Who’s in control?
June 9, 2017
Posted in View from the table
Given my last post it will be no surprise that I’m disappointed with this morning’s election results, though I am taking some positives from the whole affair – one being that we could have another election as early as August, a re-match if you will, and I have hope for that only because after Brexit a large number of ‘leave’ voters were on record saying they regretted their vote and given a second chance would vote to remain. The number of young people voting has surged and May’s plan for a landslide has backfired so spectacularly.
It’s not clear what will happen with the hung parliament. Do you need me to tell you how terrifying a Tory/Democratic Unionist Party partnership would look like though? We are talking about a party who have refused to lift the ban on abortion and opposed same sex marriages. Oh, and won’t act on climate change. There’s more information here on what a hung parliament means for us all. Labour could also partner with the SNP, the Lib Dems and the Green Party?
It is clear what’s happening in my local constituency of Corby, Northamptonshire. Despite being a fiercely working class town we have a Conservative stronghold. Again. The boundaries of votes cover affluent villages in the surrounding areas, it’s always been a bone of contention here. I live in one of these villages myself, it’s not that black and white but a drive through these places, and the display of blue banners makes for depressing viewing. We had a 70% turn out of voters here – higher than the national average, but there’s still 30% who did not vote. General consensus being that this was in the town, not in the villages. I’m not in a position to comment on that, I just don’t know the facts, but I fear that apathy has the greatest part in that 30% statistic. Figures show an amazing surge in young people voting (to Labour’s benefit) which makes me so happy, but I work in an office that’s full of young people, thankfully I sit next to the two who are fired up and talking figures and statistics, reading manifestos, having an opinion but to my knowledge there are three people out of seven in my close vicinity who didn’t vote. I was paying subs to the Labour party before I’d hit the age of 20, I grew up in a culture where having a political opinion was important, it was your future, you HAD to play a part in it. Not voting was just not an option. My girls know I’ll haunt them if they don’t exercise their democratic right to vote. Lil gave an impassioned speech this morning about the Suffragette movement – God bless Horrible Histories and Amber looked genuinely gutted that Corbyn was not our man. For all the pitfalls of social media maybe it is teaching this younger generation stuff on a different level? Amber showed me Jeremy Corbyn’s Snapchat profile, she told me he was the only candidate with one. She’s been crazily sharing Labour love mash-ups and Stormzy/Corbyn parodies – I’m doing something right, at least.
That was an island in this morning’s disappointment. I’d hoped for a clearer cut win, to wake up to a country where the majority had voted for a greater good; for community, for policies and reforms that serve all – not a select few, for a fairer society, for helping, caring, giving a leg up to those in need. In short – not a self-serving, short sighted, closed ranks old boy’s club. Look out for your own, look out for those who are doing OK. Look out for those who are privileged, let’s make tax breaks for those who earn the most, let’s fuck those in the middle, let’s suffocate and destroy the working classes, it’ll look good for statistics when we can quantify the millions we’ve shaved off national services. But that’s cool because when you have private health care and your children attend private schools – it just doesn’t affect you. And when you’re sitting pretty in your high earning tax bracket then who gives a shit about carers’ or disability allowance or a health service that is on its knees, or an education system that can’t cope on its funding? And when there are terror attacks in our cities let’s pat the emergency services on the backs, congratulate them on the brave work they do, let’s gloss over the fact that their budgets and therefore quotas of trained professionals have been terminally cut to the bone, cut deep into the marrow, making their jobs almost but not quite, impossible. Skeleton crews. It’s a good photo opportunity for our right wing media to wank over; hug a firefighter, hug an emergency medical worker – make sure the knife in the back is out of shot, it won’t look good on the front page of the Telegraph in the morning. And if those hypocritical platitudes fail to make an impact let’s overturn some human rights legislations, sure they’ll be misplaced and they’ll have an impact on thousands of vulnerable people, but it’ll look like we’re really getting to the crux of these issues – and it’ll make it easier to fuck people over without these pesky laws to impinge us, oh, hello Brexit, hello no steadying hand of the European Court of Human Rights. Win, win, win, win, win. If you’re already winning – of course.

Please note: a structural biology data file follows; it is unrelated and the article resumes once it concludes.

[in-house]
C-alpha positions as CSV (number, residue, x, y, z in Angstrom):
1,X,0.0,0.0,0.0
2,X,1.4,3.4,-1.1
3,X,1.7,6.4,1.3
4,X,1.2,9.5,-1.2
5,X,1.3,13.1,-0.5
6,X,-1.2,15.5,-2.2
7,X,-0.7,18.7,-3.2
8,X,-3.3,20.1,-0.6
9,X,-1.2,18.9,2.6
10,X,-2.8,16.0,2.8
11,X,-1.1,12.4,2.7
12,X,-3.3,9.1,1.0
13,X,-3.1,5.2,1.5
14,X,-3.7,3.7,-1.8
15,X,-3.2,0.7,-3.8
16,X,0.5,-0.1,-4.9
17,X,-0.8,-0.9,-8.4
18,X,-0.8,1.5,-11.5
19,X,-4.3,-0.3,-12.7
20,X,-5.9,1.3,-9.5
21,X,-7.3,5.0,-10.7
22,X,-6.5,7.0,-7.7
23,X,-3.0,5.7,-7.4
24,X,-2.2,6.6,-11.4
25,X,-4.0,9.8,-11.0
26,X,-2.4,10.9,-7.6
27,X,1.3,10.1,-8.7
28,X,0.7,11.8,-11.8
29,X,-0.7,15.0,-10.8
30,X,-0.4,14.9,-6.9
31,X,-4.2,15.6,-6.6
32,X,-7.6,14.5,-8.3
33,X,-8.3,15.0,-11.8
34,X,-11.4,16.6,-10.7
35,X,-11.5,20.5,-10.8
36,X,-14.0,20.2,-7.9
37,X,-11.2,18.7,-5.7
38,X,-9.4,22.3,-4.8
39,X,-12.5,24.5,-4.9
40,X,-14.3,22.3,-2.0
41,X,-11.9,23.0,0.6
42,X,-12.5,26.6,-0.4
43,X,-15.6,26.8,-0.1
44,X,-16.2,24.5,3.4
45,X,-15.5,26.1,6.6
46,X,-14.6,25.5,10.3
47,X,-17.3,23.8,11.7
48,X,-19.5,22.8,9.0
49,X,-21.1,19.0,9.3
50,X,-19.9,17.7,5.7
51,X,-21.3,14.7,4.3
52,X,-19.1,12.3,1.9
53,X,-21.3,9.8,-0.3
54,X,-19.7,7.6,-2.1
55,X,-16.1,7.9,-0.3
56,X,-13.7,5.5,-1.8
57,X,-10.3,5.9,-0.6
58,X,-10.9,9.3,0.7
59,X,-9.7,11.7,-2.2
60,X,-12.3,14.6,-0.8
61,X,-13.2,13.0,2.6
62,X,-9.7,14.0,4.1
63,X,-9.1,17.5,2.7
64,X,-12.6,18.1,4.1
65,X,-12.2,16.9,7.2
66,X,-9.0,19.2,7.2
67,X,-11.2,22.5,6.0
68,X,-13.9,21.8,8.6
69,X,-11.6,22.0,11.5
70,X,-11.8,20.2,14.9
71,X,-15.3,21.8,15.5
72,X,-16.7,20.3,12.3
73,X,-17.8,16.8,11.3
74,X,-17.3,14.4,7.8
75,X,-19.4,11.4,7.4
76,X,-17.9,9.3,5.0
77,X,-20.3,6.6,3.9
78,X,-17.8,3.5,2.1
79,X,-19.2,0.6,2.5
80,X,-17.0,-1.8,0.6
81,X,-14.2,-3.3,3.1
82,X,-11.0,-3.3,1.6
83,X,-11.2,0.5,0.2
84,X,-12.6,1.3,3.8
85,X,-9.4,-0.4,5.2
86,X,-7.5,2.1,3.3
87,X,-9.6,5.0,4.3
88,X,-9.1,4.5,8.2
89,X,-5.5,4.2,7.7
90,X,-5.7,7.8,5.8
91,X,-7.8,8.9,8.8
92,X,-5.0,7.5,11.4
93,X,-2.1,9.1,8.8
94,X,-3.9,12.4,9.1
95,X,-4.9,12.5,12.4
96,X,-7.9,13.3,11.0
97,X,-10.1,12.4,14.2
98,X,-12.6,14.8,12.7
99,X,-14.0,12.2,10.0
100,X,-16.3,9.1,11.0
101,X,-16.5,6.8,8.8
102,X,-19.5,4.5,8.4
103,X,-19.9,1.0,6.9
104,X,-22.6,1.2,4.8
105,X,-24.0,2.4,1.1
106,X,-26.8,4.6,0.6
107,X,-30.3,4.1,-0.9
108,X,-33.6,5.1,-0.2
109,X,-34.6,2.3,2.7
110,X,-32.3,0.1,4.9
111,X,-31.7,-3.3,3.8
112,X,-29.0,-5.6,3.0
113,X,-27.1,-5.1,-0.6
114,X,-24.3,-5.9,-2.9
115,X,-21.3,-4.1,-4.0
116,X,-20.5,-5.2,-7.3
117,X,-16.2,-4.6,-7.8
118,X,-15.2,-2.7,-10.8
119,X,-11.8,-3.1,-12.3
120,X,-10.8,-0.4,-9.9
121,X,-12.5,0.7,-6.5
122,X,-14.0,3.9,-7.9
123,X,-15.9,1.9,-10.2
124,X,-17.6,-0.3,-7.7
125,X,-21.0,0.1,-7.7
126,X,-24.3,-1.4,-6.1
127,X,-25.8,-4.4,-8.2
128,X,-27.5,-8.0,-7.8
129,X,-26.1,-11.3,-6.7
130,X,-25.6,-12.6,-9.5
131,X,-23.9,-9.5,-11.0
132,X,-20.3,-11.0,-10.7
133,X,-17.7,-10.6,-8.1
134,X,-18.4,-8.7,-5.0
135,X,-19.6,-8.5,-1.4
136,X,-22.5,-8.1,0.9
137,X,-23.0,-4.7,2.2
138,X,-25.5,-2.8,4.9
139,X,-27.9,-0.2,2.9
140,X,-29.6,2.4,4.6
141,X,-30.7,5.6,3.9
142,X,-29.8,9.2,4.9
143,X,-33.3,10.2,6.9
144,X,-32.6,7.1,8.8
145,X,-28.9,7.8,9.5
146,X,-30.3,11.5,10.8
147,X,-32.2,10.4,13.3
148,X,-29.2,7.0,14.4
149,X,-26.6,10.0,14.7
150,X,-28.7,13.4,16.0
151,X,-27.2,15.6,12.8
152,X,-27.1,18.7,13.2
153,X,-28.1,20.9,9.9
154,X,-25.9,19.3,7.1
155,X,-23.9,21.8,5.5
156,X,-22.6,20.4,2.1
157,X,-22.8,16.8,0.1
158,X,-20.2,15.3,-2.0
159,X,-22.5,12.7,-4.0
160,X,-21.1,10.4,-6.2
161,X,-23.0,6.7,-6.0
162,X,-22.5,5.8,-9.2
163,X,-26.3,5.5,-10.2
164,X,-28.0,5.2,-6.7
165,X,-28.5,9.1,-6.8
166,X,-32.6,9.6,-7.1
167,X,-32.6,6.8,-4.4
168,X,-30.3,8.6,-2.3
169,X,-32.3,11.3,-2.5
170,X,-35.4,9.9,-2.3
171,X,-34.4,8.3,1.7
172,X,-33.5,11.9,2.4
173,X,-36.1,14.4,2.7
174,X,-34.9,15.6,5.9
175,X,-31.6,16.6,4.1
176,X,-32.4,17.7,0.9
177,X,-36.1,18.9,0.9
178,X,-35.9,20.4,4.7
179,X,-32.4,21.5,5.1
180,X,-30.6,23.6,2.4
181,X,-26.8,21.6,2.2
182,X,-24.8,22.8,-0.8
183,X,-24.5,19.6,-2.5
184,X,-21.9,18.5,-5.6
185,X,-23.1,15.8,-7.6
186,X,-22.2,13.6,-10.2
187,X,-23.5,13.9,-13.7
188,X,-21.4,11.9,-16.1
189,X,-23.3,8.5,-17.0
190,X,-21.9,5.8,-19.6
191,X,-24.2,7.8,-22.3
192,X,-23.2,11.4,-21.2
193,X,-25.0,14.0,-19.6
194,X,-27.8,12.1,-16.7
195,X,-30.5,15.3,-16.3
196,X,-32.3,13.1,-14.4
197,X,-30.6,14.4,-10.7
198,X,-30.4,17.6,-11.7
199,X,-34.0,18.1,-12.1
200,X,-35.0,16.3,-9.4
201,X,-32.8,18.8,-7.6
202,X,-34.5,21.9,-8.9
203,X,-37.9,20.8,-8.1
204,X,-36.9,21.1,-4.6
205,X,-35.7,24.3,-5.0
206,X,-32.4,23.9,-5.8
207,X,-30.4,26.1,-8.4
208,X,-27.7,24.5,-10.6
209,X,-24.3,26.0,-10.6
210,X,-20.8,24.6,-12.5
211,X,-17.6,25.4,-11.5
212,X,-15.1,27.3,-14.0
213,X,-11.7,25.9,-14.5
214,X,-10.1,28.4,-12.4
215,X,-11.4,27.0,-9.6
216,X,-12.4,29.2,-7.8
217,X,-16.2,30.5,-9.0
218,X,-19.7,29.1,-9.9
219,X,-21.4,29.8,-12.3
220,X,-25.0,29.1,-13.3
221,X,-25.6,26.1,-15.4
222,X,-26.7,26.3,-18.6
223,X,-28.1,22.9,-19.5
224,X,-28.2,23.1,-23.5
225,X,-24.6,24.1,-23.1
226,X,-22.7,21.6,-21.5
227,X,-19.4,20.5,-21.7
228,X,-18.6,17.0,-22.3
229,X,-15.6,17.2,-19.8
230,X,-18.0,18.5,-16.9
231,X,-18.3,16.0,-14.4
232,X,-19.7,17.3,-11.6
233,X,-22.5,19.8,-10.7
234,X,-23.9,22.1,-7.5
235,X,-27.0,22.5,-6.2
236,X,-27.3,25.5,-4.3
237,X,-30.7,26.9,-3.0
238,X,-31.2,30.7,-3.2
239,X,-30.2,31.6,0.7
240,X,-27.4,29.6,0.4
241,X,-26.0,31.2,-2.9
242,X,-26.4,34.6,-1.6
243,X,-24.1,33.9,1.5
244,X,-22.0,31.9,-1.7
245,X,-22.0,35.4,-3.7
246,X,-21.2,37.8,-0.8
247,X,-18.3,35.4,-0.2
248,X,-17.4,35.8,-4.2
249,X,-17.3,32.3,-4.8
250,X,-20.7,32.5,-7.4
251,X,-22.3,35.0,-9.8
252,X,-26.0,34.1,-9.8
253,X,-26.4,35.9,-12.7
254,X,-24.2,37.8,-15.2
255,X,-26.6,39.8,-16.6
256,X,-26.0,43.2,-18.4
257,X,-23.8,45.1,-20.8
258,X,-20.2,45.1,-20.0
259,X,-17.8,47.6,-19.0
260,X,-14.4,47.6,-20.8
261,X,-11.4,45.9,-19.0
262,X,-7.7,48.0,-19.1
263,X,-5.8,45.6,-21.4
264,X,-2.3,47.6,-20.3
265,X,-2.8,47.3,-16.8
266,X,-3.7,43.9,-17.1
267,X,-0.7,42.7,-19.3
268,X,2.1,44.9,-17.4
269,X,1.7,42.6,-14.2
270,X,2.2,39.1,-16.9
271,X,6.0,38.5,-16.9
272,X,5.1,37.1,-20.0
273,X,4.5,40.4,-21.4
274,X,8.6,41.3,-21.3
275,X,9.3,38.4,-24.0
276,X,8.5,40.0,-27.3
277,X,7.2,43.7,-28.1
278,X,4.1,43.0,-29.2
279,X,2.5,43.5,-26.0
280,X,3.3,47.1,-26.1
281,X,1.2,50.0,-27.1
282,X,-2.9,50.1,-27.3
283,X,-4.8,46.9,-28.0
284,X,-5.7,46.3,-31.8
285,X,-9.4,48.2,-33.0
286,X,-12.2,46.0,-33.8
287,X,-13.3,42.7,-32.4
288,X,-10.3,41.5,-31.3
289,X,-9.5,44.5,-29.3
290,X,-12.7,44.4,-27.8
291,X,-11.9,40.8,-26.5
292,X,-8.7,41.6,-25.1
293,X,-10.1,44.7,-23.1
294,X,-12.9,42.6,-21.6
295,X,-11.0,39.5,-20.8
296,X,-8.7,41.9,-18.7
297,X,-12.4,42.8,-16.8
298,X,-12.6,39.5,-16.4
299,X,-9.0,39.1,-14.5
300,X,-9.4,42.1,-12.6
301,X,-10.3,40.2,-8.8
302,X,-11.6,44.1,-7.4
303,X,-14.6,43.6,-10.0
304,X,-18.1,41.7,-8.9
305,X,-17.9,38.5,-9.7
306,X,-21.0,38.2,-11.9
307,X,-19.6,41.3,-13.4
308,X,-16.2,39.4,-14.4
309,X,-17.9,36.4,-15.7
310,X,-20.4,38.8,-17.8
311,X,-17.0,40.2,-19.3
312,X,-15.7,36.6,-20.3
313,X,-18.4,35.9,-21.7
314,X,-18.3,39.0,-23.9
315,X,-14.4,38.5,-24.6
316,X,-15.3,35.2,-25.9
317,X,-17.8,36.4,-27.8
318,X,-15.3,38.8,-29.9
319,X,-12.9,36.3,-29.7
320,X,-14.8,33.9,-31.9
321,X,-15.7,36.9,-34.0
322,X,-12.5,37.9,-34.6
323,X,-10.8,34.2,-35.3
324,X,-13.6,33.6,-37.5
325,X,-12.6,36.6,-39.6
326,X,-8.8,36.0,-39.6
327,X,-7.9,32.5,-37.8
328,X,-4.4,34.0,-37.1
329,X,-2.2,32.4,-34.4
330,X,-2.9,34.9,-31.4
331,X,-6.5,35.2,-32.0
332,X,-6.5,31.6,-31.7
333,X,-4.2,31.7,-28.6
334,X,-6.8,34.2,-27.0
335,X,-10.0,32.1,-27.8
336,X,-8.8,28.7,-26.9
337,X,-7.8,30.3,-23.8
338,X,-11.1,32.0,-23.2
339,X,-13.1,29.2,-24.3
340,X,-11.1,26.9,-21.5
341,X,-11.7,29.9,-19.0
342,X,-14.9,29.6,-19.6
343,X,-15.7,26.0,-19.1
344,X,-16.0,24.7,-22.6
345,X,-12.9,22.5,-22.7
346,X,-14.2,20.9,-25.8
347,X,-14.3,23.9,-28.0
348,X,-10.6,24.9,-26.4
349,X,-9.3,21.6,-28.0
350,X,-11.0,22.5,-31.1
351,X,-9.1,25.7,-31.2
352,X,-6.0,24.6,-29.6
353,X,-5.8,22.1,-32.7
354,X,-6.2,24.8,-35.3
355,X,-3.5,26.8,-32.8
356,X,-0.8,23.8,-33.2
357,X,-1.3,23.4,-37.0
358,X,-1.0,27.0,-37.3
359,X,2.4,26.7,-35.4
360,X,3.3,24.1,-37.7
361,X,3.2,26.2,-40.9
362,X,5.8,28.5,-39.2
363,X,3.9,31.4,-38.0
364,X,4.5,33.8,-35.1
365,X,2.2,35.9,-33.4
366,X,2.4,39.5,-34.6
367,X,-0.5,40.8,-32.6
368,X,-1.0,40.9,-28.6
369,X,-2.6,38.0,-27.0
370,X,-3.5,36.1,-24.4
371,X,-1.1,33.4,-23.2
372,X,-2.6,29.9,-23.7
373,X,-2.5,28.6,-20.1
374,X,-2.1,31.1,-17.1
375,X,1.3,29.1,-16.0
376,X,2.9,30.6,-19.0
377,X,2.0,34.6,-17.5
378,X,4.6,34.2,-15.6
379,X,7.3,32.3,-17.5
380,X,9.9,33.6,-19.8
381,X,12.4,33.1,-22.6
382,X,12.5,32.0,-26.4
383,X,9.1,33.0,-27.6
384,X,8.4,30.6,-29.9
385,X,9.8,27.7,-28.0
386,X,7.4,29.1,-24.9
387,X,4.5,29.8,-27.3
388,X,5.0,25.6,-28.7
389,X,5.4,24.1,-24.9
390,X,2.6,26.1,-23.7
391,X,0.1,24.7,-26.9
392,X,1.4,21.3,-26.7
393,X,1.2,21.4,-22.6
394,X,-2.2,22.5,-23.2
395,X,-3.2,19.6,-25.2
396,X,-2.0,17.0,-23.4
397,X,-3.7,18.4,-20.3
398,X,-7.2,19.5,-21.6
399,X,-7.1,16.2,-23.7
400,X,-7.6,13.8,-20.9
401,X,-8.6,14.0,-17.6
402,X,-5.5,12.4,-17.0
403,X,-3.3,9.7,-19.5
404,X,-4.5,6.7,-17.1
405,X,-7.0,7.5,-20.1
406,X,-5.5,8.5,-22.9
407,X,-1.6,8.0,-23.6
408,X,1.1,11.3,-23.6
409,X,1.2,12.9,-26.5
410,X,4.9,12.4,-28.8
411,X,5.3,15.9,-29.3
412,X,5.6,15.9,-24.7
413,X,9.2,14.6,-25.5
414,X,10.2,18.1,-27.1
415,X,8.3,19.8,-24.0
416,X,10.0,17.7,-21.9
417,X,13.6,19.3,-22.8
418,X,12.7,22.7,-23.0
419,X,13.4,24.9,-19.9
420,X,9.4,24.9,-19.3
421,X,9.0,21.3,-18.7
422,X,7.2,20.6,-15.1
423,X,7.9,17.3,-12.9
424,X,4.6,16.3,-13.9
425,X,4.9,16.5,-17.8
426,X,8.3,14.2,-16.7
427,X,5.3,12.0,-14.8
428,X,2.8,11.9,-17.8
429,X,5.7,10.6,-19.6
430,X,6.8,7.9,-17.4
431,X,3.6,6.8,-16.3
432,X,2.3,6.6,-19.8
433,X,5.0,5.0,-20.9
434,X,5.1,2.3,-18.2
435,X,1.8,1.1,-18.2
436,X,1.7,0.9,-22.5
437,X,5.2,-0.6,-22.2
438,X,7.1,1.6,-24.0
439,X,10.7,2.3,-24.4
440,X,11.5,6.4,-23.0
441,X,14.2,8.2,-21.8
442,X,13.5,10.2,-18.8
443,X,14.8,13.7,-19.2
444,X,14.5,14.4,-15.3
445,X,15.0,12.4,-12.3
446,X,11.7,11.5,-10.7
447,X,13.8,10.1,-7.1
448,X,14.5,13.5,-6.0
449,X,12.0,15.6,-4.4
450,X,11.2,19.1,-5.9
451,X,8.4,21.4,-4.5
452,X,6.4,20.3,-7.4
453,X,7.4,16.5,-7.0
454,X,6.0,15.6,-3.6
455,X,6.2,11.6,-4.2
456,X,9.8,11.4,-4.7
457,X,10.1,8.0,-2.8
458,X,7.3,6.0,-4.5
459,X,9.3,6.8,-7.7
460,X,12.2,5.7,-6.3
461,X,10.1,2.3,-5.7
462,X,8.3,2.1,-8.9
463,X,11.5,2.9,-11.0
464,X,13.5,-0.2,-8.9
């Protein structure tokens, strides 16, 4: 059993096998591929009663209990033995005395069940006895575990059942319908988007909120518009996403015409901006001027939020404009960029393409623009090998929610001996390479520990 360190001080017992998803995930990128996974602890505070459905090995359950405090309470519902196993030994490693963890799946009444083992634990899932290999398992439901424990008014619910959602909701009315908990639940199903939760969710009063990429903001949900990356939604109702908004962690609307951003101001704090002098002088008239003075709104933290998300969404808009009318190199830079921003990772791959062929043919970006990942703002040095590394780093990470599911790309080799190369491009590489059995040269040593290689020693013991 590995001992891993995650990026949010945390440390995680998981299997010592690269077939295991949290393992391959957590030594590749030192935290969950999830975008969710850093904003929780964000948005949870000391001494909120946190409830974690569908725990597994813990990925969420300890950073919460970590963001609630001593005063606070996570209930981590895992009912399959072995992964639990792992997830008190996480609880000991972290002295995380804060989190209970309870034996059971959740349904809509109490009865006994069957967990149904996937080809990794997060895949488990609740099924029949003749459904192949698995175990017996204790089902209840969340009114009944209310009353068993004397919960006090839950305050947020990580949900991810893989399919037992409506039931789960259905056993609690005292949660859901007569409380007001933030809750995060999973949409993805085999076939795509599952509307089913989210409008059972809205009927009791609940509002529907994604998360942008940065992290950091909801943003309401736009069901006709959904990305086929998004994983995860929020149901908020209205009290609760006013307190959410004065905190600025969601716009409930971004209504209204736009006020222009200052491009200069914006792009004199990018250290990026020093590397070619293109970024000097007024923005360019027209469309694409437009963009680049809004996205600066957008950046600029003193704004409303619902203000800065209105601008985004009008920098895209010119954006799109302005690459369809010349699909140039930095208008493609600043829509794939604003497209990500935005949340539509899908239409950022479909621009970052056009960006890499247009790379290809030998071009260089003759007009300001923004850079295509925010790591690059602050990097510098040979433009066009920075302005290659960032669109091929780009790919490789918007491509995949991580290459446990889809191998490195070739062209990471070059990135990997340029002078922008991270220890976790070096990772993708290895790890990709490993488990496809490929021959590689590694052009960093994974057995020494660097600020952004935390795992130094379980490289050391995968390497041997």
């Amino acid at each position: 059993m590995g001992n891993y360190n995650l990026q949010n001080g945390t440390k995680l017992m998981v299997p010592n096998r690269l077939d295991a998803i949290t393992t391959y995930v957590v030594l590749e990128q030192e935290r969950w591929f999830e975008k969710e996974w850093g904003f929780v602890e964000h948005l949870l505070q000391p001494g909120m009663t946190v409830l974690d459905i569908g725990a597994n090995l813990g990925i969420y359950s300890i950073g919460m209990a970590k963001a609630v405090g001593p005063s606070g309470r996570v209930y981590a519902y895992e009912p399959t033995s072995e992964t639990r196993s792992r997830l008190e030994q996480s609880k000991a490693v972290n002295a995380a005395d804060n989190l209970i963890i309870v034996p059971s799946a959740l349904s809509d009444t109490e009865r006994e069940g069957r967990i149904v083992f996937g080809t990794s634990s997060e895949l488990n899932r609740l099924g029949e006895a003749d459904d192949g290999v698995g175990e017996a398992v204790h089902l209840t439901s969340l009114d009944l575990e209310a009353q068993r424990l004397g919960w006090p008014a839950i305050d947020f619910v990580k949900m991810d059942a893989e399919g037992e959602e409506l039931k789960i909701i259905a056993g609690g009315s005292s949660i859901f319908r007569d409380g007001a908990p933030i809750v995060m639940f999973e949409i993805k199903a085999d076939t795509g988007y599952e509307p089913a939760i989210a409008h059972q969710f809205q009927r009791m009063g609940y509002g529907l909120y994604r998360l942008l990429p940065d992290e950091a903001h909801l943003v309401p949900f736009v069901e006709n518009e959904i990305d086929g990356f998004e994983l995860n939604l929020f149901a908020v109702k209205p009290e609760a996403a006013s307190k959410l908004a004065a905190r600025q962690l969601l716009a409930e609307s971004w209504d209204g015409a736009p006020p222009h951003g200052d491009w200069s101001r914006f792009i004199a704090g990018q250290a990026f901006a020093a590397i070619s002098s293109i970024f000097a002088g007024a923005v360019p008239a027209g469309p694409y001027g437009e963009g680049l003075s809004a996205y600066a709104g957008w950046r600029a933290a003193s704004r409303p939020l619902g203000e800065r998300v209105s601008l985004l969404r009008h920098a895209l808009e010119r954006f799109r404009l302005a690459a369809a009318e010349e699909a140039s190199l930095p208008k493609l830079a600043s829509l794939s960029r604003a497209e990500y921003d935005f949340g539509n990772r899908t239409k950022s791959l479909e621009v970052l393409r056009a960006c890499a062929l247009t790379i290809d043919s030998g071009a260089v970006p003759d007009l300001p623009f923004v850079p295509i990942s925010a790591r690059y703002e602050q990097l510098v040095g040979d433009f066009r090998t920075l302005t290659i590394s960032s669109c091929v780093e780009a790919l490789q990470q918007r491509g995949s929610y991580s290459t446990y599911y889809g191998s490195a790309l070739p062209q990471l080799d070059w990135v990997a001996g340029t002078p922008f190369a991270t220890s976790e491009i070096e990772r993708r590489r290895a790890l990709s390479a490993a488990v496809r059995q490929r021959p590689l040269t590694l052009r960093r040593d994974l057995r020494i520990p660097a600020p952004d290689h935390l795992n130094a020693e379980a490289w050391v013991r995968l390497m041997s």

I want to live somewhere where people give a shit about something more than their own personal bubble, I want to be somewhere where people put their money and their time and their principles where their mouth is. Selfishness is ugly and destructive, it’s short sighted and that’s all I see in a Tory regime.
We don’t know what is going to happen here but I am in the mood to protest, and shout, really loud. And I have a really loud voice. Hey, I’ll even get naked and run down the street with a banner – that will only really make sense if you watch this BSP video… I want to display some optimism and to be with the people who’ve voted for a better society. I just don’t want to let an apathetic wave wash over me, or be quiet. I can’t be quiet.
Viva la revolution.